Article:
Guitarists tend to obsess about picks, strings, straps, tremolos, pedals, pedal boards: the list is endless. This may at least partially be due to the wide range of choices available. That is unfortunately a luxury that in Bangladesh drummers are simply not afforded. The availability of equipment is scarce and they often tend to be too expensive. There is no doubt that the importance of finding the right sticks to play with is underplayed, and therefore I have decided to share some of the struggles I have come up against when stick-shopping across Dhaka over the years.
By no means do I consider myself to be an expert at identifying different wood species. That being said, over time I appear to have developed a taste for classic American Hickory or Japanese Shira Kashi Oak. Being comfortable around the kit is of utmost importance, and my inference is that identifying a preferred stick type early on goes a long way in establishing that.
“If people knew how KFC treats its chickens, they'd never eat another drumstick.”- Pamela Anderson
The above statement made me realise how important a role drumsticks have played in my life. Of both varieties, chicken and wood. In fact I sort of remember mentioning them in the first article I wrote that got published sixteen years ago. Apparently KFC is no longer KFC in Dhaka. In that case why does it still look like KFC? As a fan of fried chicken, as well as KFC, that brings a certain amount of disappointment to my life.
Getting back to wooden drumsticks, any piece of equipment that is a part of a ‘signature’ series is no doubt a bit of a novelty item, and it is not reasonable to expect them to be widely available. Unfortunately, I find myself most comfortable drumming while playing Zildjian's Travis Barker ‘signature’ series drumsticks, sticks that are impossible to find in Dhaka. I really wish I could write ‘almost’ impossible here. Maybe someone will read this and let me know where they are available. Or just gift me a pair. That would be ideal. Oh no I didn’t!
People tend to frown upon ‘signature’ series instruments. It is however different when it comes to drumsticks. The way I look at it, these expert musicians help design something that they believe can assist their playing. And quite often they do. One of my favourite drummers told me once that his favourite sticks were the Virgil Donati and Mike Mangini signature series. In my experience, the Stewart Copeland series sticks are also great. Just like an amp is almost as important as a guitar when attempting to achieve juicy tones, your tone as a drummer will also depend on the type of sticks you use, not just how you use them. Same goes with bass-drum pedals, as well as hi-hat pedals. Also, the clamps for that extra cowbell set. Hopefully by now you have some idea of what I am trying to get across.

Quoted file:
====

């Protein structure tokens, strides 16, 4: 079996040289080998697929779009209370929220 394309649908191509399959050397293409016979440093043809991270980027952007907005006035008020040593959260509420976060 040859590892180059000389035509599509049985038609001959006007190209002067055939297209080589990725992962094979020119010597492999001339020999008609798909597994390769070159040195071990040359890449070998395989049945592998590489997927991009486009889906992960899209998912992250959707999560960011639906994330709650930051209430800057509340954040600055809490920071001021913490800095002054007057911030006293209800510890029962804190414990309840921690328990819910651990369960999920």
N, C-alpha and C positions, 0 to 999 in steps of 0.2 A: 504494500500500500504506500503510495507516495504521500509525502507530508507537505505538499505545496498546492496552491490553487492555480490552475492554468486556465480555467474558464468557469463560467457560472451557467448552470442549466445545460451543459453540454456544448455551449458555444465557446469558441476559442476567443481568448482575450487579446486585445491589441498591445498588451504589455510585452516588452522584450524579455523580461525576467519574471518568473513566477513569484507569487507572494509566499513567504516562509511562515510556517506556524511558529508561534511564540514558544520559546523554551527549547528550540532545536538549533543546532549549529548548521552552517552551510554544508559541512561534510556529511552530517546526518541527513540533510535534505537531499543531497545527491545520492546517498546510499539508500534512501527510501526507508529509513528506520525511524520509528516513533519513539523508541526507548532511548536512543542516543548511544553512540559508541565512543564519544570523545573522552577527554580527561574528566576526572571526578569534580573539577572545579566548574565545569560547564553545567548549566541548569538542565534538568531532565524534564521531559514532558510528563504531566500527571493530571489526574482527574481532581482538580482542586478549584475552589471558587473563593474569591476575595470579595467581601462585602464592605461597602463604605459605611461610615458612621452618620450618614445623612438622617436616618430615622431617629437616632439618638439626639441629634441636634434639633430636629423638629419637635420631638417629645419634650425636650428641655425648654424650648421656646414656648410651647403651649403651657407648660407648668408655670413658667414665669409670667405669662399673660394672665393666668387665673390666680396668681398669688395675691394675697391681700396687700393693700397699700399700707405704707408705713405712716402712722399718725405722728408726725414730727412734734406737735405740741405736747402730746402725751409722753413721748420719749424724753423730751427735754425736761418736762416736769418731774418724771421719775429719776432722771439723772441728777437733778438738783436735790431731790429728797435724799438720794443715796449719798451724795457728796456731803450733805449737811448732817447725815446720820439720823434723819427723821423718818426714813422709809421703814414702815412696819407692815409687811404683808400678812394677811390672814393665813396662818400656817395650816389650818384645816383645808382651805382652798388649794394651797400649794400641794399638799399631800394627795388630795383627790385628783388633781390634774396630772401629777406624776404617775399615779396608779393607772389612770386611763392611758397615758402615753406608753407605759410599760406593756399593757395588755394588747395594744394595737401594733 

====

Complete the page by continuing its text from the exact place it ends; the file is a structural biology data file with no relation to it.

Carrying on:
I like the weight of the Travis Barker sticks, as well as the reach. They are slightly heavier than my preferred 5B's, but because of the length, the whip feels ideal when playing rock music. The whip, or the friction against gravity is one of the key things I consider when selecting drumsticks, as I believe it assists me a great deal when trying to hold on to a rhythm. Gravity is key. Just ask John Mayer.
These days I find myself using Tama Hickory sticks, and they are size 5B. Oddly enough I have been using them for four years now, mostly because I can get them at most instrument shops and maybe also because I have not played as much drums as I would have liked to in that time. It appears to be the size with the fewest variations available in Dhaka (the market is flooded with 7A’s), and hence I find myself being forced to use sticks that are embellished with pink flowers. Not that I mind too much: despite their obvious lack of subtlety, I consider them to be aesthetically pleasing. When it comes to embellishments, I prefer flowers to flames any day of the week. Too many sticks in the market right now are embellished with flames, and that often adds to further disappointment.
At the end of day it goes without saying that what you play is more important than what you play with, and it is also possible to practice drumming anywhere, with or without drums. At a time when we are constantly looking for ways to give ourselves the smallest of edges which may or may not eventually help our lives flow that little bit smoother, time after time, I keep seeing that it is the smallest of things, accumulated over time that make all the difference.